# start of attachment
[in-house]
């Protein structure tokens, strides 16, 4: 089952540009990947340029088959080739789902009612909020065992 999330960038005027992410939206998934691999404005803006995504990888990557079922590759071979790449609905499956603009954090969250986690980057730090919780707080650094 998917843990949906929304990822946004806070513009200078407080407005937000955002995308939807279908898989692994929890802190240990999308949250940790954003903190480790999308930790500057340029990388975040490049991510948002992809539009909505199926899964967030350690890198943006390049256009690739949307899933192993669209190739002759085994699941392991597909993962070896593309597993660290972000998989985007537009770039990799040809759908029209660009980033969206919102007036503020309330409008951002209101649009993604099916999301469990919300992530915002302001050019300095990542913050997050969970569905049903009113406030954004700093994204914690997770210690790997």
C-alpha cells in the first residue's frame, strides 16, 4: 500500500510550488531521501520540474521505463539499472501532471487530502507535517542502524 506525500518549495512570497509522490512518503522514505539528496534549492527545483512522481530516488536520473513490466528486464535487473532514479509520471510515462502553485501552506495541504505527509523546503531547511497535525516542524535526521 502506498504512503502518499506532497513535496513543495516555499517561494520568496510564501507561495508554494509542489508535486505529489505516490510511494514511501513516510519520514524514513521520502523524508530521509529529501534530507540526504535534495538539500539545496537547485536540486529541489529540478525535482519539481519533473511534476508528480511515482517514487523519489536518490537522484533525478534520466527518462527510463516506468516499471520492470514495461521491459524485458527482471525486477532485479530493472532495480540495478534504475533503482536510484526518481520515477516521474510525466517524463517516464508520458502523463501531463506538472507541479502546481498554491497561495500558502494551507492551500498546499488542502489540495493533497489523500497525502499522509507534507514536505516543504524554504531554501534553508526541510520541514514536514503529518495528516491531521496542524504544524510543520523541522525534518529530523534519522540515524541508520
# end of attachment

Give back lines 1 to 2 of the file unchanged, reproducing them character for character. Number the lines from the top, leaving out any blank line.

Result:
[in-house]
């Protein structure tokens, strides 16, 4: 089952540009990947340029088959080739789902009612909020065992 999330960038005027992410939206998934691999404005803006995504990888990557079922590759071979790449609905499956603009954090969250986690980057730090919780707080650094 998917843990949906929304990822946004806070513009200078407080407005937000955002995308939807279908898989692994929890802190240990999308949250940790954003903190480790999308930790500057340029990388975040490049991510948002992809539009909505199926899964967030350690890198943006390049256009690739949307899933192993669209190739002759085994699941392991597909993962070896593309597993660290972000998989985007537009770039990799040809759908029209660009980033969206919102007036503020309330409008951002209101649009993604099916999301469990919300992530915002302001050019300095990542913050997050969970569905049903009113406030954004700093994204914690997770210690790997």